HELENA (AP) Montana voters give the 2007 Legislature a failing grade for its work overall, yet support some of the major decisions that emerged from the biennial lawmaking session, a statewide poll found.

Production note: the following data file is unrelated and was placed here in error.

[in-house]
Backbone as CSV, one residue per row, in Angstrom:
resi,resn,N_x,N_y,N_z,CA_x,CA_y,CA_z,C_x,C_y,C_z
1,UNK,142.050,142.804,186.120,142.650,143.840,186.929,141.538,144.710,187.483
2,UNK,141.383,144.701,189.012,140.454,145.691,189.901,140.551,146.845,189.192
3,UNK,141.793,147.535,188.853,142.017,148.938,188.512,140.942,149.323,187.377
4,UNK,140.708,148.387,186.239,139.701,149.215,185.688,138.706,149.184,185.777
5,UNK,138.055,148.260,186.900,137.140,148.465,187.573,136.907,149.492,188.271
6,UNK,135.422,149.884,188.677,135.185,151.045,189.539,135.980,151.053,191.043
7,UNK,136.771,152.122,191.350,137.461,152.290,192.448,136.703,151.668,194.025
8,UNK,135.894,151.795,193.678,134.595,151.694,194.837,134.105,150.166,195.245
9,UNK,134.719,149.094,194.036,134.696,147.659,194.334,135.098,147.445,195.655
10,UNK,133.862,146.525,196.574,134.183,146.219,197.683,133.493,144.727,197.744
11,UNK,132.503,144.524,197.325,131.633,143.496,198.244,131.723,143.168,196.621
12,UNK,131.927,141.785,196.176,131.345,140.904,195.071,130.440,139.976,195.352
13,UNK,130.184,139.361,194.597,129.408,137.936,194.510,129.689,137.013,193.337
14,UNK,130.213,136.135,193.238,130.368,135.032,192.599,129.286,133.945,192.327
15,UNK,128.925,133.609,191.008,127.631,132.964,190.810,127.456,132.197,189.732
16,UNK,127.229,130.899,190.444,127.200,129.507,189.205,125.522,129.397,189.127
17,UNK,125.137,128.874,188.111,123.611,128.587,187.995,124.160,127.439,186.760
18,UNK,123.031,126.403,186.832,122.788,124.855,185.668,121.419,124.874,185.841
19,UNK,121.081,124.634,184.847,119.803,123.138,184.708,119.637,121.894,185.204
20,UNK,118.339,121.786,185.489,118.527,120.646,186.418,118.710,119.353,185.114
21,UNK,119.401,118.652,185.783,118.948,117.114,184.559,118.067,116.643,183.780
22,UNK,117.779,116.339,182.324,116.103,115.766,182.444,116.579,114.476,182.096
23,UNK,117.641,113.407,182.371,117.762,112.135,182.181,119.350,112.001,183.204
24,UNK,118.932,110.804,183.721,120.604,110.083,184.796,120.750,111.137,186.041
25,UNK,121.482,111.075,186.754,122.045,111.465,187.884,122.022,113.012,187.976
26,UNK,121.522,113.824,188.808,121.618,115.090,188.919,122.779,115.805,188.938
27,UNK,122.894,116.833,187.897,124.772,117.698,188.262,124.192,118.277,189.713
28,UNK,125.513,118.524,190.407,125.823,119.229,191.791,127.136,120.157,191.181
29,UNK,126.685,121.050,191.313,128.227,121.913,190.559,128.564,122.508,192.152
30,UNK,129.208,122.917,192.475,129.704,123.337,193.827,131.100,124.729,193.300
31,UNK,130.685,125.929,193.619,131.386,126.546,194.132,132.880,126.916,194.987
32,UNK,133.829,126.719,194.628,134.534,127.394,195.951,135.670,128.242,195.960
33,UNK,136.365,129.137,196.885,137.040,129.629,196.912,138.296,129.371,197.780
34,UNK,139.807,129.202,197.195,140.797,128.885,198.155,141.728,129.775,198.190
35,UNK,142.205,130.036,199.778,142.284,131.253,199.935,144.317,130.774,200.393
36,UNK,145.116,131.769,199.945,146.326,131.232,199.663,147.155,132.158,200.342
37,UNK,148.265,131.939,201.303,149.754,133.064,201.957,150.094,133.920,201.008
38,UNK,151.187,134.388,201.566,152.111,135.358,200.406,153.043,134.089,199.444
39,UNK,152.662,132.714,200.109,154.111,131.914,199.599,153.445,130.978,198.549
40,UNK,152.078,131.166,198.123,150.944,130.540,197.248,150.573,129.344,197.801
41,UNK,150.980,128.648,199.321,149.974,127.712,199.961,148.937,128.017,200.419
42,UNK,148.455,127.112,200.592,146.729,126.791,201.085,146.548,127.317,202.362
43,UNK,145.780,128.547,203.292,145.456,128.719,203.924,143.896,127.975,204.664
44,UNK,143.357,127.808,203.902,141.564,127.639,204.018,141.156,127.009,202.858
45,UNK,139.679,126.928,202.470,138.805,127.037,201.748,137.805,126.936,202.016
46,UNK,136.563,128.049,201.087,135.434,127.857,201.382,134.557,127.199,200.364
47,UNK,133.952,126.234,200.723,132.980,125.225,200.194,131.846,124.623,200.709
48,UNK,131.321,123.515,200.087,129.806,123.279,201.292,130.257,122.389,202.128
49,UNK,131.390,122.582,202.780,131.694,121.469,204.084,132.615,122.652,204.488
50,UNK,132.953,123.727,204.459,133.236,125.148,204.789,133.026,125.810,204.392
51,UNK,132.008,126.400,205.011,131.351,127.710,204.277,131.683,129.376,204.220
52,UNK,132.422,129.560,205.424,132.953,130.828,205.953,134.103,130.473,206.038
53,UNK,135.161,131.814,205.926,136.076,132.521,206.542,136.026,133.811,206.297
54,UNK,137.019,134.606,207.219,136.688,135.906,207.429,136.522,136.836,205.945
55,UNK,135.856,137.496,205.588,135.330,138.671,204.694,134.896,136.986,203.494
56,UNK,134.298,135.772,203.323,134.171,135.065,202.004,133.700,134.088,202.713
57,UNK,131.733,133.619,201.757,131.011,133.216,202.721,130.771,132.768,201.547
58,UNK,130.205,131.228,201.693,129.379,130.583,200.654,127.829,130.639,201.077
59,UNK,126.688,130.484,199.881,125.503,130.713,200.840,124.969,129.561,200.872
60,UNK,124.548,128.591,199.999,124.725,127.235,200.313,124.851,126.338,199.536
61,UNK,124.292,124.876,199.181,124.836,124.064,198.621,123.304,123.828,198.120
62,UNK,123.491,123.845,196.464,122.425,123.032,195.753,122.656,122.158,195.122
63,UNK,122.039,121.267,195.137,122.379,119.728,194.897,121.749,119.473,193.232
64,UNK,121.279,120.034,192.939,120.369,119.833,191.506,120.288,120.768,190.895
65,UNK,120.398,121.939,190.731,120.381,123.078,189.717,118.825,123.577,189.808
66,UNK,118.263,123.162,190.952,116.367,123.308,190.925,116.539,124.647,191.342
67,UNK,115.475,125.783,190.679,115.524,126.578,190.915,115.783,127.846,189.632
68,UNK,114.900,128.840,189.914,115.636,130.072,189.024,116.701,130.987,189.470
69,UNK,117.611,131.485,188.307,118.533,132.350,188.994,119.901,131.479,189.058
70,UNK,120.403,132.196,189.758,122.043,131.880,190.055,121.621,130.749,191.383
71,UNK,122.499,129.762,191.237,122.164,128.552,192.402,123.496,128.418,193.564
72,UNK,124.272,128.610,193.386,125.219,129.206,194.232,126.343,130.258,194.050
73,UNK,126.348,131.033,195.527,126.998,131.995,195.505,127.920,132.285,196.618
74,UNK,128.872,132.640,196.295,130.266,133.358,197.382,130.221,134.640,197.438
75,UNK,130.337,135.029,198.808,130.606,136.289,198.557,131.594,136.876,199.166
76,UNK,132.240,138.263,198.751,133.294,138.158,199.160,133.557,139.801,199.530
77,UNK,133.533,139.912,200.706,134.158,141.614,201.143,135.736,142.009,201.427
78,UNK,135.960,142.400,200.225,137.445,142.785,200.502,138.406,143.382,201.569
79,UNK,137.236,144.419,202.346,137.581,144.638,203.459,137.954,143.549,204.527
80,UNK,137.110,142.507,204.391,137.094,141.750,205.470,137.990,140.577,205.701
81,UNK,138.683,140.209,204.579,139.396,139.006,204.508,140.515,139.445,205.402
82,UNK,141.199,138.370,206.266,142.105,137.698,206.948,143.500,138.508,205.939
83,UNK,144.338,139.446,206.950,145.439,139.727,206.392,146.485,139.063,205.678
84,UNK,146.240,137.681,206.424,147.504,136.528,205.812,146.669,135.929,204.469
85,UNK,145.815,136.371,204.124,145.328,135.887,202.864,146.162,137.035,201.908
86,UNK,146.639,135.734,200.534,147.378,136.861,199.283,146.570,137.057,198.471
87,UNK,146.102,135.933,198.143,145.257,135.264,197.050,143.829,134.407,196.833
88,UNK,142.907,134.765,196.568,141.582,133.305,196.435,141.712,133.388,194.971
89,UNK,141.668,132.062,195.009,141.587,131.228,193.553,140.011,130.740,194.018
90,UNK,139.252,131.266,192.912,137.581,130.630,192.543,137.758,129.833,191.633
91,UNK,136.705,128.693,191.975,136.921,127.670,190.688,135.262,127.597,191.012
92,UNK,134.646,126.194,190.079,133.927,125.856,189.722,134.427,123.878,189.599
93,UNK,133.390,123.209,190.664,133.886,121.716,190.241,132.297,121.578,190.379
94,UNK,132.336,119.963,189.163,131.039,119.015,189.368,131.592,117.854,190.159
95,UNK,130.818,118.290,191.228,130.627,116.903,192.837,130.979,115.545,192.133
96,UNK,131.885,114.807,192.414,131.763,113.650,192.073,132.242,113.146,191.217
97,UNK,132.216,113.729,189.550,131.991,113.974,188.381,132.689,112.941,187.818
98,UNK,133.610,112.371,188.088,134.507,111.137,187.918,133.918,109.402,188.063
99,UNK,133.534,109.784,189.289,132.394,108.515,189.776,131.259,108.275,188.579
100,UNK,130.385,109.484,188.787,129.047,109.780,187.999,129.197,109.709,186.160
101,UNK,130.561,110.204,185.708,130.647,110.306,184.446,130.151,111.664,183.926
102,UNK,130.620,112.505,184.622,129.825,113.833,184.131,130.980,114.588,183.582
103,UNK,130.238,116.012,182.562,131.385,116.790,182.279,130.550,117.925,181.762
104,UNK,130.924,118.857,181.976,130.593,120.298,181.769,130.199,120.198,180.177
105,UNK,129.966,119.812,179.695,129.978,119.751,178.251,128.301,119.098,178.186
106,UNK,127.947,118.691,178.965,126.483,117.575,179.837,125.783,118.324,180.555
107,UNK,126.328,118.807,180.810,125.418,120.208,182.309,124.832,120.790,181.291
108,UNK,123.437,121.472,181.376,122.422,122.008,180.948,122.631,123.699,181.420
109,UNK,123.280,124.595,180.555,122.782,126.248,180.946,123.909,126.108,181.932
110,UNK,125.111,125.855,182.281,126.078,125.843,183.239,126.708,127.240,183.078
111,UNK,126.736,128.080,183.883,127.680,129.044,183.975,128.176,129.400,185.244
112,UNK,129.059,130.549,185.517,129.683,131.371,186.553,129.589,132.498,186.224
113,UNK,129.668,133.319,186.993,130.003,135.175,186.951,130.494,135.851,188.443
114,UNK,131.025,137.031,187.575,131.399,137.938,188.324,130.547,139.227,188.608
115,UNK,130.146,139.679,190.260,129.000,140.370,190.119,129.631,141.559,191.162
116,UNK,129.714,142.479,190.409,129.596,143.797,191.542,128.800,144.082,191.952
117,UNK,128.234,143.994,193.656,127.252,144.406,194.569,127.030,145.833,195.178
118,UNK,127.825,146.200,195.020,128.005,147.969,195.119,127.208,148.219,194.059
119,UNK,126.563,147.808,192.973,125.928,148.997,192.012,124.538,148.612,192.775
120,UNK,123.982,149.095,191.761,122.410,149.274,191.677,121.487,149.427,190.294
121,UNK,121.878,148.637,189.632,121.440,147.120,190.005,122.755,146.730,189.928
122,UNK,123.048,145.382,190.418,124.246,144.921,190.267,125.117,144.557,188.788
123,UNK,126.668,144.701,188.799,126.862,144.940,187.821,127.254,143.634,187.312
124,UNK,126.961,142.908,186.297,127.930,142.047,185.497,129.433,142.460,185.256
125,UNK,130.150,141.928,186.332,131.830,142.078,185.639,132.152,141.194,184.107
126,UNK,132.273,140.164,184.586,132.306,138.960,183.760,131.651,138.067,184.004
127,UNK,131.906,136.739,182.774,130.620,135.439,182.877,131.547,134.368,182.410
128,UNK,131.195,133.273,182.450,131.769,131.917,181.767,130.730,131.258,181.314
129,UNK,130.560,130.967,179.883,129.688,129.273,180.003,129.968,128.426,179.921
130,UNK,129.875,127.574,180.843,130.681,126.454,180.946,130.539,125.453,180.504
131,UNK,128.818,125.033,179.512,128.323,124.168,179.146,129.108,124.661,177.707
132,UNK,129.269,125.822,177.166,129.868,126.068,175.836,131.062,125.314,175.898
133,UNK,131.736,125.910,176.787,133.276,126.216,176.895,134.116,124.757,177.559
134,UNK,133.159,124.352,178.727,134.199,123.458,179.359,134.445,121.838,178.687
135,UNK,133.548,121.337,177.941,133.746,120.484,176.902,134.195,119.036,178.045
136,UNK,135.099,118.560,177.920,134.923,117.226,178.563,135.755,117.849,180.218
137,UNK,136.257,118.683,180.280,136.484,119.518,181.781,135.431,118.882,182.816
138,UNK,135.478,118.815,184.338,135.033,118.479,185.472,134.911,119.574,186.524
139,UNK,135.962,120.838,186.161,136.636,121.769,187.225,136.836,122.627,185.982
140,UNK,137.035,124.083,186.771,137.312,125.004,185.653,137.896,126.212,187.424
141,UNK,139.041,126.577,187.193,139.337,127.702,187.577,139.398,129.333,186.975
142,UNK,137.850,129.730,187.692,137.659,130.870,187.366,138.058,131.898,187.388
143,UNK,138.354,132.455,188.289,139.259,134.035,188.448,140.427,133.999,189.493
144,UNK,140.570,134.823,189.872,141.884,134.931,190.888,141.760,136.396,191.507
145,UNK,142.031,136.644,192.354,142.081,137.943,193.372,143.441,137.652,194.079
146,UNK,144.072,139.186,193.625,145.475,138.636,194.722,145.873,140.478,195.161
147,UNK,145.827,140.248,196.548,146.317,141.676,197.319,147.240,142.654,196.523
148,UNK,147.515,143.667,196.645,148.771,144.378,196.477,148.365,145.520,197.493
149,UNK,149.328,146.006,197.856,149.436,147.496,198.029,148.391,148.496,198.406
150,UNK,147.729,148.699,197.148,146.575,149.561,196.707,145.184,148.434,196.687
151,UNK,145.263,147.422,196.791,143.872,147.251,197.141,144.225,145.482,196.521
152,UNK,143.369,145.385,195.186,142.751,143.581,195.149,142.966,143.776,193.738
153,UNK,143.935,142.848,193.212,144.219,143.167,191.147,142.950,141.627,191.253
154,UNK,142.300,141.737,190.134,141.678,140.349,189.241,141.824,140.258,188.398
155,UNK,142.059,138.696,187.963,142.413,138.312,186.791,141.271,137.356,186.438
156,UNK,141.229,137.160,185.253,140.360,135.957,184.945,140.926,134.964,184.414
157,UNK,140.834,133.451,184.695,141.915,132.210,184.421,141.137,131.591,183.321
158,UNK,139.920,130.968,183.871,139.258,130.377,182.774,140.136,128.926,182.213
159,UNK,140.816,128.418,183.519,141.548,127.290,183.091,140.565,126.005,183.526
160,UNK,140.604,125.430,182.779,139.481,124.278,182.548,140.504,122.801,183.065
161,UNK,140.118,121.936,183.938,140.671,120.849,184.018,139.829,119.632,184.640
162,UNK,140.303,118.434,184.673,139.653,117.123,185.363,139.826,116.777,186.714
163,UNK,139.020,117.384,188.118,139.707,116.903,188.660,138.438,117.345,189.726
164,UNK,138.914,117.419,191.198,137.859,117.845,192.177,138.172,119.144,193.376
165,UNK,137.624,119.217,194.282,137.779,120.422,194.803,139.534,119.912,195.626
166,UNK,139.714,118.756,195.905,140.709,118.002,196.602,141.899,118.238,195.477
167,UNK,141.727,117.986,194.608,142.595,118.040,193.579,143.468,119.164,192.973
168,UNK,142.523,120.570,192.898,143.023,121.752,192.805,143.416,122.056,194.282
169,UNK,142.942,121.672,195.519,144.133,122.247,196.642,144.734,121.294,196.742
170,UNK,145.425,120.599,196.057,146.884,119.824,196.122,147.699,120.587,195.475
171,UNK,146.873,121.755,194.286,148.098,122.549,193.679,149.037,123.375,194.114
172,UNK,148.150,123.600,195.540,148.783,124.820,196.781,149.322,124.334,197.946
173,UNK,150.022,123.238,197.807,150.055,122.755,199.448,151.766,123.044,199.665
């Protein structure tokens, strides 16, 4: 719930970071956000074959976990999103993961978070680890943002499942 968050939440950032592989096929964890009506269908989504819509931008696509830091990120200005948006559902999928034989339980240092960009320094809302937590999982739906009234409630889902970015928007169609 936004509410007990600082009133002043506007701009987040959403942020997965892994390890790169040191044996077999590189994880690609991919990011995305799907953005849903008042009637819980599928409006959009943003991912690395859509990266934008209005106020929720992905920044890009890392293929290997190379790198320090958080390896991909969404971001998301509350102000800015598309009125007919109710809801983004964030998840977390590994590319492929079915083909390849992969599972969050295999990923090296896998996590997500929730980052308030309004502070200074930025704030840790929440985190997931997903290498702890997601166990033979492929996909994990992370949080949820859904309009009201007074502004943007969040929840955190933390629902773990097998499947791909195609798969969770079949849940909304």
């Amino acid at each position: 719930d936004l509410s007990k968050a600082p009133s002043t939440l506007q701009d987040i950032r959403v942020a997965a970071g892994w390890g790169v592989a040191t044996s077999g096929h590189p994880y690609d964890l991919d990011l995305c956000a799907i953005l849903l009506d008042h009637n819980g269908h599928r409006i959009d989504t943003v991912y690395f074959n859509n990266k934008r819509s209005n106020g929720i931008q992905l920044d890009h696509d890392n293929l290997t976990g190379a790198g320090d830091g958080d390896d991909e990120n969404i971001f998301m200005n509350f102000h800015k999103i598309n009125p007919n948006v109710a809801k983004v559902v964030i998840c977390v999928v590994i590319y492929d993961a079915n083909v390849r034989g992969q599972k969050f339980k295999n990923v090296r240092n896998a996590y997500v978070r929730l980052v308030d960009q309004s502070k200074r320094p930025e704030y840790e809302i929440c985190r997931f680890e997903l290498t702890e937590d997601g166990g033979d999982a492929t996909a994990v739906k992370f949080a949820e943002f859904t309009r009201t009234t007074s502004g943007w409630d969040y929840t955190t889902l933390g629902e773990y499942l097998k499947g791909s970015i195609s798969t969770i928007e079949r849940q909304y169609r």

The survey conducted for the Lee Newspapers of Montana found that 73 percent of the people questioned gave the Legislature a negative jobapproval rating. Twenty-one percent gave a positive rating and 6 percent were undecided. Fifty-five percent of the poll’s respondents said Gov. Brian Schweitzer’s property-tax refund of $400 a household is sufficient, 33 percent wanted more and 12 percent were undecided. Mason-Dixon Polling & Research of Washington, D.C., questioned 625 people for the telephone poll last Monday through Wednesday. The poll’s margin of error is 4 percentage points. People surveyed said they are registered Montana voters and usually cast ballots in elections. Pollsters found 63 percent approved of the Legislature having allocated nearly threefourths of the state’s projected, $1 billion surplus to public schools, prisons, human services, state colleges and buildings. Twenty-six percent said more of the surplus should have been returned to taxpayers. Eleven percent were undecided. Fifty-three percent supported the Legislature’s decision to financially assist any school district that wants to offer optional, all-day kindergarten. Forty-one percent disapproved and 6 percent were undecided. The Legislature’s regular session, held in the winter and early spring, was the most contentious in years. Republicans dominated the House, 50-49, and Democrats the Senate, 26-24. The 90-day regular session ended on April 27 without adoption of a balanced, state budget for the next two years. Legislators completed the budget work during a special session in May.